The fur industry is notorious for its cruel practices. The animals spend their lives in filthy, cramped wire cages and are killed by means such as electrocution, neck breaking, and poisoning so as not to damage their pelts.

Just as some people believe that ‘wild caught’ and ‘free range’ are somehow humane when it comes to animals used for food, some mistakenly think fur from animals trapped in the wild is a compasssionate choice; but these animals experience horrific deaths as well. The steel traps used for capture can break their legs and necks, and the animals are often left in the traps, alive and suffering, for days at a time. Water set traps, used for animals like beavers and muskrats, hold the struggling animals underwater until they eventually drown ten minutes later.

As if it couldn’t get any worse, fur farmers are now breeding “monster foxes” in order to maximize profits by harvesting more fur per animal. According to Oikeutta Eläimille (Animal Justice), a Finnish animal welfare group who has recently released an undercover investigation of these farms, these overweight blue foxes weigh five times what they would in the wild. A female blue foxs’ average weight is naturally around 6 pounds, but one of the foxes from the fur farm weighed an estimated 40 pounds.

Because they are so overweight, these foxes suffer many difficulties, including inhibited movement.

“The first problem is the feet,” said Kristo Muurimaa, communications officer for Oikeutta eläimille. “Their feet can’t seem to bear the weight. In nature, an Arctic fox weighs 3 or 4 kilos [6 to 8 pounds], and these animals weigh over 20 kilos [44 pounds] … and this causes deformities in their legs and causes difficulties in moving,”

They can barely even see, as rolls of fur on their faces fold over their eyes, and their breating is labored.

“They have all the same health problems that obese people have,” said Muurimaa.

According to Claire Bass, executive director of Human Society International, the industry has “hit a shocking new low.” She continued, “It is proof, if further proof were needed, that the fur industry is about profit and cares nothing for animal welfare. Consumers will be rightly shocked and disturbed by these hideous images, which underline yet again the need to turn our backs on fur for good.”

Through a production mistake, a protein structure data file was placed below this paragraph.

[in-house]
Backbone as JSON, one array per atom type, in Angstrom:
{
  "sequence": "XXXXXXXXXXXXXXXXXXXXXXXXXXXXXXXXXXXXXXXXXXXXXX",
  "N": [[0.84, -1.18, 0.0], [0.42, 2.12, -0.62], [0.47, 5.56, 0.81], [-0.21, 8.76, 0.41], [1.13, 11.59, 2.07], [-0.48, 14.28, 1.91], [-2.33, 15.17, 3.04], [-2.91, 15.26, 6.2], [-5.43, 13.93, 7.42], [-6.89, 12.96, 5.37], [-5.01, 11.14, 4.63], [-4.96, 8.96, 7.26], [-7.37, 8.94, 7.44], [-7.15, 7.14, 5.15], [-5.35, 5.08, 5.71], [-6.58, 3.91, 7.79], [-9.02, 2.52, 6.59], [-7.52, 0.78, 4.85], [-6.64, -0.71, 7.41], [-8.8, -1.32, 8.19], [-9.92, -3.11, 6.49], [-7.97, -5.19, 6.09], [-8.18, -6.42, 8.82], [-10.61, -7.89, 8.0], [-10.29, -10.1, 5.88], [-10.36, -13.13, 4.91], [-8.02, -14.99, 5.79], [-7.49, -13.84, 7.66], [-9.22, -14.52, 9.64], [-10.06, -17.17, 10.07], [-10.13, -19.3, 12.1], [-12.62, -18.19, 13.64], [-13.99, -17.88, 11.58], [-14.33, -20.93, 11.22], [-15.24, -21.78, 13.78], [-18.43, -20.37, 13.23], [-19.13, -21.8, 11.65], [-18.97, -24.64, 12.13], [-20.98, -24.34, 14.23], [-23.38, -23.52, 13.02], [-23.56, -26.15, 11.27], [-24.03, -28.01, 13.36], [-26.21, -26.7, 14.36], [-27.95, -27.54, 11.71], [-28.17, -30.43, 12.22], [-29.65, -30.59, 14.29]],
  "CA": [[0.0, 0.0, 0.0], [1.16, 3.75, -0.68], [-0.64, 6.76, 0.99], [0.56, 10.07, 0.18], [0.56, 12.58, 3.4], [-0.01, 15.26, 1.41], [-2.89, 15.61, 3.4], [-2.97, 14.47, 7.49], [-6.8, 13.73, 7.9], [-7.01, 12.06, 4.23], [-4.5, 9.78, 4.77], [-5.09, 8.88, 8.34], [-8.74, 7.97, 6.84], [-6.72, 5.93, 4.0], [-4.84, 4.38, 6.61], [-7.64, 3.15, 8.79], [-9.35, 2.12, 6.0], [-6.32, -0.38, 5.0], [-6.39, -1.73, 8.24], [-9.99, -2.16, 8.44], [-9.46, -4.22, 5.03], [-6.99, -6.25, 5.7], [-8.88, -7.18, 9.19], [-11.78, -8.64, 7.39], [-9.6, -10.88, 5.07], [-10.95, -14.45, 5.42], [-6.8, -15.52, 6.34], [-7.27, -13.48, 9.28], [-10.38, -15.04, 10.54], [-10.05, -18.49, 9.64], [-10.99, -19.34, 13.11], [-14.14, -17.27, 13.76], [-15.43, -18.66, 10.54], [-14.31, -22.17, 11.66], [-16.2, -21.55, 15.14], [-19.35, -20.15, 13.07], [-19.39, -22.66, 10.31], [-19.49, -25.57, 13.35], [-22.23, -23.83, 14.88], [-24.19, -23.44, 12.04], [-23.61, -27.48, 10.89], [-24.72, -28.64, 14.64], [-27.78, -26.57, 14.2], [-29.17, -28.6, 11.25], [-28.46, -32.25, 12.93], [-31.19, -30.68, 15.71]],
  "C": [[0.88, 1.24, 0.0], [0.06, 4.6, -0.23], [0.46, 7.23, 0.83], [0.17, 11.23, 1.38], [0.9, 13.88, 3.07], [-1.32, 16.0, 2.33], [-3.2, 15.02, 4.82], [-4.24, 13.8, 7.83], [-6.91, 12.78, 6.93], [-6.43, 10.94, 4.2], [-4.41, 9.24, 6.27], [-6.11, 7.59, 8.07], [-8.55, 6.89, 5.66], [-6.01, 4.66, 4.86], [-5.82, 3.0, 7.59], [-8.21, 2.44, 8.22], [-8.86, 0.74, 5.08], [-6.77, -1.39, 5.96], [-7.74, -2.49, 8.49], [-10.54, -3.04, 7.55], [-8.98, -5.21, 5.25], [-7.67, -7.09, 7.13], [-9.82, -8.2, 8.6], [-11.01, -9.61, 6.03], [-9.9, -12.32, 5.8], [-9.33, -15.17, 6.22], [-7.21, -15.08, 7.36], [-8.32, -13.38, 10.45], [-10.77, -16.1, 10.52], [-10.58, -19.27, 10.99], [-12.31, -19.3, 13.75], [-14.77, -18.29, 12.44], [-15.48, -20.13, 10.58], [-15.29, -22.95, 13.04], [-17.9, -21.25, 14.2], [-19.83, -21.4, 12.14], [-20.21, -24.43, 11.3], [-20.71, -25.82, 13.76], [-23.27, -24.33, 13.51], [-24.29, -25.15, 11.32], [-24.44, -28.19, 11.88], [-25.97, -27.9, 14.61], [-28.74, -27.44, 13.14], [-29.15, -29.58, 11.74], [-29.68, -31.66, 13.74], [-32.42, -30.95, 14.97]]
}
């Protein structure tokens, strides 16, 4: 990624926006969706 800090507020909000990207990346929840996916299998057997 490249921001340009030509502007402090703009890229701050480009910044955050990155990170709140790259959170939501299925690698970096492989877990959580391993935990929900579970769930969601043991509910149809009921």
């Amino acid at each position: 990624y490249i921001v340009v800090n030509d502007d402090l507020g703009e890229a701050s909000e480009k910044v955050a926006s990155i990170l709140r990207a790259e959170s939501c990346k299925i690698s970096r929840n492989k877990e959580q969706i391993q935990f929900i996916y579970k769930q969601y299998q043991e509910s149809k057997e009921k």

The fur is sold under the brand Saga Furs and ends up at large corporations including Michael Kors, Louis Vuitton and Gucci for people all over the world to purchase as clothing and accessories.

Unlike these foxes and the billions of other animals skinned for their coats every year, humans do not need fur. The bottom line: fashion is not worth this. It is not worth foxes being forced into morbid obesity to later be electrocuted, skinned, and put on a hanger in a clothing store. It is not worth the billions of rabbits, dogs, cats, chinchillas, and minks murdered each year in the name of style.

We must put an end to the fur industry. Some countries around the world, such as Germany and Japan, have shut down all of their fur farms, an ethical move that brings us one step closer to ending the cruel and greedy practice.

Luckily, giving up fur doesn’t mean you have to give up your love of fashion. There are many cruelty-free alternatives out there to keep you warm and stylish, including faux fur brands such as SpiritHoods and Imposter4Animals. Do your part to make the world a better, more compassionate place by joining the movement to stop fur farming.

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